Dec. 23, 1999 (Atlanta) -- Having babies takes years off mothers' lives -- if the mothers are fruit flies. A new study shows that the ability of fruit flies to lay eggs at an early age is directly linked to aging and early death. The extent to which these findings can be extended to humans, however, is by no means clear.
"It is the direct impact of the early reproductive effort that causes this wave of death," co-researcher Linda Partridge, PhD, tells WebMD. "Processes having to do with reproduction -- processes that we would not recognize immediately as reproduction itself -- may be in some way responsible for the damage that causes aging."
Partridge and her colleague Carla M. Sgrò, PhD, set up an elegant series of experiments to find out why greater reproductive activity reduces life span in many animal species. The results of the study are published in the current issue of the journal Science.
The researchers first showed that fruit flies die sooner if they are genetically predisposed to lay eggs earlier rather than later in life. This "wave of death," as the investigators refer to it, sweeps over the so-called young breeders when they reach middle age; individuals who survive go on to live as long as the old breeders. Infertile young breeders, the researchers found, have normal life spans.
"The implication of the finding is that if you block the early [breeding or multiplying], you also stop them having that wave of death when they are old," Partridge says.
Huber Warner, PhD, deputy associate director of the biology of aging program at the National Institute on Aging (NIA), tells WebMD that there is a sort of "trade-off" between reproduction and aging.
"There's a hell of a cost for a woman to conceive and have a child in terms of just biological wear and tear," Warner says. "Let's just assume that in life you have a certain amount of energy to burn. If you burn it up having children there's less left to maintain the homeostasis [stable equilibrium] of the individual."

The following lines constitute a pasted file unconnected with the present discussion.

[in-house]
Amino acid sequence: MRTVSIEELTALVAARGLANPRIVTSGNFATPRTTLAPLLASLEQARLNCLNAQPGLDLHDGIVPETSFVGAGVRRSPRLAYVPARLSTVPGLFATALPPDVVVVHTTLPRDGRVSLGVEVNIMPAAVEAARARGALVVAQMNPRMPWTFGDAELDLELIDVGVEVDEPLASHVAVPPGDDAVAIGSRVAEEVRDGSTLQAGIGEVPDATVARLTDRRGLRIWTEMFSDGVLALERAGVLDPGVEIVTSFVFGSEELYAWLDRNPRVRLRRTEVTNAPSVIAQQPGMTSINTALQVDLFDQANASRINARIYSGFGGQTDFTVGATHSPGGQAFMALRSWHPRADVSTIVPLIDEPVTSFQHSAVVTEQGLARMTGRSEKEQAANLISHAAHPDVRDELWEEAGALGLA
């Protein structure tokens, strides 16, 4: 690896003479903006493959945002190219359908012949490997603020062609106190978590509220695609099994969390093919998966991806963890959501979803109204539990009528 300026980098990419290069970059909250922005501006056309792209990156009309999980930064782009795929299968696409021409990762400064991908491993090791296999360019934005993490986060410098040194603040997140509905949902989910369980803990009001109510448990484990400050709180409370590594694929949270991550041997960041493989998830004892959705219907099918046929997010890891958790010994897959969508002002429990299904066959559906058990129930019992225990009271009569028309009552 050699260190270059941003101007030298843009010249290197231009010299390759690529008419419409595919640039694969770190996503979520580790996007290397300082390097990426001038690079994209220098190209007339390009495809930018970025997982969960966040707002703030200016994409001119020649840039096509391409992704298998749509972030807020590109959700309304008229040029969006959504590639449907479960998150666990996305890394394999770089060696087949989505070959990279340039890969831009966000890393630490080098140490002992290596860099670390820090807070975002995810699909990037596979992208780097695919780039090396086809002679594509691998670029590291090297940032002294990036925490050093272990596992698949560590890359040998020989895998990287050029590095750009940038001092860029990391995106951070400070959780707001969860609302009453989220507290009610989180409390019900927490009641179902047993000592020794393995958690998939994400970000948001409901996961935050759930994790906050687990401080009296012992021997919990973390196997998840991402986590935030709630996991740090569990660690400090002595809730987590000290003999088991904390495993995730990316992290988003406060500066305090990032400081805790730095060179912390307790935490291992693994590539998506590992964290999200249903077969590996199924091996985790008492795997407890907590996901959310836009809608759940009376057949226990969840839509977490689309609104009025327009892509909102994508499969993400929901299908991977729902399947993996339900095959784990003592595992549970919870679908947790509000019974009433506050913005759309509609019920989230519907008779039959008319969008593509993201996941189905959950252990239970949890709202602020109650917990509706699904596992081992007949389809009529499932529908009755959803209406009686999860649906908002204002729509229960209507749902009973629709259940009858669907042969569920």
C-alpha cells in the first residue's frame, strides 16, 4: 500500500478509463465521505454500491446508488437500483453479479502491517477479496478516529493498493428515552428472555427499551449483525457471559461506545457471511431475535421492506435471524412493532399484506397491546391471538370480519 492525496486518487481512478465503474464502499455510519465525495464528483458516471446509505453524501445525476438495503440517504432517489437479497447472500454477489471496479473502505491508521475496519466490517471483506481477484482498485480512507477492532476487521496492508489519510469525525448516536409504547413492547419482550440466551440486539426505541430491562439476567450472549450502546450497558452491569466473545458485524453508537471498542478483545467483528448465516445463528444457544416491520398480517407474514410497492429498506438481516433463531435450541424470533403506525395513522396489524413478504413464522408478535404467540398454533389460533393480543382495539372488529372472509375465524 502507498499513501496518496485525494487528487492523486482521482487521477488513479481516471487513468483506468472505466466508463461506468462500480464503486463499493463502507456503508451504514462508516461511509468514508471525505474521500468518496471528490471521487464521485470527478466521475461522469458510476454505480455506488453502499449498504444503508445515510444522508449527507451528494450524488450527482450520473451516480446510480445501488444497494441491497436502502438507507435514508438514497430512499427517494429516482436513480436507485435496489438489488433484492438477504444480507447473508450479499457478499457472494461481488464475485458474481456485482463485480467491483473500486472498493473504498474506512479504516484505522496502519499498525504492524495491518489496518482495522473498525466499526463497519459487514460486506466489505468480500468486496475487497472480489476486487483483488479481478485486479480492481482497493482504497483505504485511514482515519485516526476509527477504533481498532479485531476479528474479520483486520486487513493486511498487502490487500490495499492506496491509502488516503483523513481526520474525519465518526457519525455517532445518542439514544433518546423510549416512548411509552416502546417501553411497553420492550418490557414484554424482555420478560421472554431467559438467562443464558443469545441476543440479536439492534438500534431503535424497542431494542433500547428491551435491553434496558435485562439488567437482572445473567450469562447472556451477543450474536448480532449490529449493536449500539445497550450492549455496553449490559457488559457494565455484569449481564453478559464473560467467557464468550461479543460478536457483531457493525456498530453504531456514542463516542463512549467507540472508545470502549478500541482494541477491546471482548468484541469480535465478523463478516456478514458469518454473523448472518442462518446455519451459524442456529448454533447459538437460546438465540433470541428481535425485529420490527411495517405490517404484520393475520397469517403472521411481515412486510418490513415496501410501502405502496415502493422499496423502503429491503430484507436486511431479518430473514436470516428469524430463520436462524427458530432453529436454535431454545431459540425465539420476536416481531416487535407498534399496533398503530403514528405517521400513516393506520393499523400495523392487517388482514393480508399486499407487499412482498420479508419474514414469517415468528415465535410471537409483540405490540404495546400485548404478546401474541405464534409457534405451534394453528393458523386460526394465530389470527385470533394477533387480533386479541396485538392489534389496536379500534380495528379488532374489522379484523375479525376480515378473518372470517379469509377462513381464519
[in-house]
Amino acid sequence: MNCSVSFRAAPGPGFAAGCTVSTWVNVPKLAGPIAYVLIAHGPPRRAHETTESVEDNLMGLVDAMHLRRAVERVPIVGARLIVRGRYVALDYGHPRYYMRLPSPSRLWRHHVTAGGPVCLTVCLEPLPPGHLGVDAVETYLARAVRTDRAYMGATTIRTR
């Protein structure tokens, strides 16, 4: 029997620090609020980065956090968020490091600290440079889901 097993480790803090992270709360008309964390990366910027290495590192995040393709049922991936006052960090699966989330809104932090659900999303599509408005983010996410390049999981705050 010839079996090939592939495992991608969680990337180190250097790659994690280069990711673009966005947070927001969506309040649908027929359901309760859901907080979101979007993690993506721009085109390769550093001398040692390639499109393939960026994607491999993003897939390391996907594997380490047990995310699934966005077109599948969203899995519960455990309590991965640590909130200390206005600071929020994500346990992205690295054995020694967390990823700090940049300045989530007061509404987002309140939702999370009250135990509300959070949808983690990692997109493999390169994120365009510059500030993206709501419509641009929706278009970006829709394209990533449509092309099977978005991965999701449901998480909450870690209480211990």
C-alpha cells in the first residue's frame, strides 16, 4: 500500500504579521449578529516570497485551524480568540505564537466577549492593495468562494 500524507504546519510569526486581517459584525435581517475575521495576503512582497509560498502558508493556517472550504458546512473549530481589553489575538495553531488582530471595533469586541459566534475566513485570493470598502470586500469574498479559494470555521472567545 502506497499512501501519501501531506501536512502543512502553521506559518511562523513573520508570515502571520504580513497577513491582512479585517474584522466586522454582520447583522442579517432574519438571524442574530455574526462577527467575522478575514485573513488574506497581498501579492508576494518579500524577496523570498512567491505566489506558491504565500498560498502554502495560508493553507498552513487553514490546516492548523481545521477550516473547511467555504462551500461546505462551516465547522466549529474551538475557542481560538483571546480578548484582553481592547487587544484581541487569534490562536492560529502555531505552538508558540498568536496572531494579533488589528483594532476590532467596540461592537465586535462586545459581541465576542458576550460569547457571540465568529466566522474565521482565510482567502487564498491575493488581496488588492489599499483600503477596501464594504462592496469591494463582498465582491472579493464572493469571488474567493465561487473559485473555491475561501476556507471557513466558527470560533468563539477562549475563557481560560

But this does not mean that the fruit fly findings apply directly to women. Rose Li, PhD, NIA chief of demography and population epidemiology, tells WebMD that the fruit fly findings are interesting, but that they do not mean that women who have babies early in life are going to die sooner than those who do not.
Arun K. Roy, PhD, is more emphatic. "In the human population, there is no correlation between the number of children a woman bears and life expectancy," he tells WebMD in an interview seeking objective comment. "In fact, there is an opposite correlation."
Roy, a professor in the department of cell biology at the University of Texas Health Science Center in San Antonio, takes issue with the suggestion by Sgrò and Partridge that aging has evolved primarily because of the damaging effects of reproduction earlier in life.
"I think [the Sgrò and Partridge study] is very interesting, but it is difficult to generalize the profound implications of reproduction for aging from studies of fruit flies," he says. "In the case of fruit flies, a large chunk of the body mass is used for reproduction. Reproduction does have a tremendous deleterious effect. But that's not true for higher animals. That makes a big, big, difference."
- Researchers have found that fruit flies that lay eggs early in their lives tend to die younger than fruit flies that lay eggs laVital Information:ter.
- In humans, there is no evidence that giving birth at a young age affects life span